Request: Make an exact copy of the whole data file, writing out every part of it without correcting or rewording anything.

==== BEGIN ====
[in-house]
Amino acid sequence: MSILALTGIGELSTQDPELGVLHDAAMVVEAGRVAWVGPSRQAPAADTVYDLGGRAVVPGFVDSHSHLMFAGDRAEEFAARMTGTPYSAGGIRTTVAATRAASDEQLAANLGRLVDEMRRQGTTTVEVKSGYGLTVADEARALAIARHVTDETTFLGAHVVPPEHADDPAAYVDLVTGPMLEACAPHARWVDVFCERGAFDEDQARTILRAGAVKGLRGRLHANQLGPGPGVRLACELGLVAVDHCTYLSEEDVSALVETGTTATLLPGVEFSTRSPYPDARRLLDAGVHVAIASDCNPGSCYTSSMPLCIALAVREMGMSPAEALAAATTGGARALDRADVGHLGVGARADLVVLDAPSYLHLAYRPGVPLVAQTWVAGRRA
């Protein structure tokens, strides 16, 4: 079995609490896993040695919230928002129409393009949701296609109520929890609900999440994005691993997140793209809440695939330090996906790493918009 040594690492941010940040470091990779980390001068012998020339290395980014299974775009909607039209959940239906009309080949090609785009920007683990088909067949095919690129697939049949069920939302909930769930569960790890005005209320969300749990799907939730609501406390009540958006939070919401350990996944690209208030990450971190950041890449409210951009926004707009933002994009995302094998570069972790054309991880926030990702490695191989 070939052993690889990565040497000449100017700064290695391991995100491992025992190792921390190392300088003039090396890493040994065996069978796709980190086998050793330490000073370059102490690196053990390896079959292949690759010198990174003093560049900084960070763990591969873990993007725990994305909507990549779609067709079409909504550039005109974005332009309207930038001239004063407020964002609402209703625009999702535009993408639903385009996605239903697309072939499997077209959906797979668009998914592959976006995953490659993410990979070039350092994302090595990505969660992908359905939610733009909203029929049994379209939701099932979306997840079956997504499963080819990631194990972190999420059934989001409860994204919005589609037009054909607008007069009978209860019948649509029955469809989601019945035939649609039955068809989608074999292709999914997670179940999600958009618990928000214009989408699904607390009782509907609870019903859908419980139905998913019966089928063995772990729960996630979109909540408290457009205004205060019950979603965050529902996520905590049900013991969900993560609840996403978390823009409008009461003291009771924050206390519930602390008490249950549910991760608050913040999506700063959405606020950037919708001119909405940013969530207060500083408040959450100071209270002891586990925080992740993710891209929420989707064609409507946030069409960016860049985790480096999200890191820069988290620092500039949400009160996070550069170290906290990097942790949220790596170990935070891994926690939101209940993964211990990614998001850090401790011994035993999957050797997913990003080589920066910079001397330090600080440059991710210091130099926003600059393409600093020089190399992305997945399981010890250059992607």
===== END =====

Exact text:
[in-house]
Amino acid sequence: MSILALTGIGELSTQDPELGVLHDAAMVVEAGRVAWVGPSRQAPAADTVYDLGGRAVVPGFVDSHSHLMFAGDRAEEFAARMTGTPYSAGGIRTTVAATRAASDEQLAANLGRLVDEMRRQGTTTVEVKSGYGLTVADEARALAIARHVTDETTFLGAHVVPPEHADDPAAYVDLVTGPMLEACAPHARWVDVFCERGAFDEDQARTILRAGAVKGLRGRLHANQLGPGPGVRLACELGLVAVDHCTYLSEEDVSALVETGTTATLLPGVEFSTRSPYPDARRLLDAGVHVAIASDCNPGSCYTSSMPLCIALAVREMGMSPAEALAAATTGGARALDRADVGHLGVGARADLVVLDAPSYLHLAYRPGVPLVAQTWVAGRRA
């Protein structure tokens, strides 16, 4: 079995609490896993040695919230928002129409393009949701296609109520929890609900999440994005691993997140793209809440695939330090996906790493918009 040594690492941010940040470091990779980390001068012998020339290395980014299974775009909607039209959940239906009309080949090609785009920007683990088909067949095919690129697939049949069920939302909930769930569960790890005005209320969300749990799907939730609501406390009540958006939070919401350990996944690209208030990450971190950041890449409210951009926004707009933002994009995302094998570069972790054309991880926030990702490695191989 070939052993690889990565040497000449100017700064290695391991995100491992025992190792921390190392300088003039090396890493040994065996069978796709980190086998050793330490000073370059102490690196053990390896079959292949690759010198990174003093560049900084960070763990591969873990993007725990994305909507990549779609067709079409909504550039005109974005332009309207930038001239004063407020964002609402209703625009999702535009993408639903385009996605239903697309072939499997077209959906797979668009998914592959976006995953490659993410990979070039350092994302090595990505969660992908359905939610733009909203029929049994379209939701099932979306997840079956997504499963080819990631194990972190999420059934989001409860994204919005589609037009054909607008007069009978209860019948649509029955469809989601019945035939649609039955068809989608074999292709999914997670179940999600958009618990928000214009989408699904607390009782509907609870019903859908419980139905998913019966089928063995772990729960996630979109909540408290457009205004205060019950979603965050529902996520905590049900013991969900993560609840996403978390823009409008009461003291009771924050206390519930602390008490249950549910991760608050913040999506700063959405606020950037919708001119909405940013969530207060500083408040959450100071209270002891586990925080992740993710891209929420989707064609409507946030069409960016860049985790480096999200890191820069988290620092500039949400009160996070550069170290906290990097942790949220790596170990935070891994926690939101209940993964211990990614998001850090401790011994035993999957050797997913990003080589920066910079001397330090600080440059991710210091130099926003600059393409600093020089190399992305997945399981010890250059992607």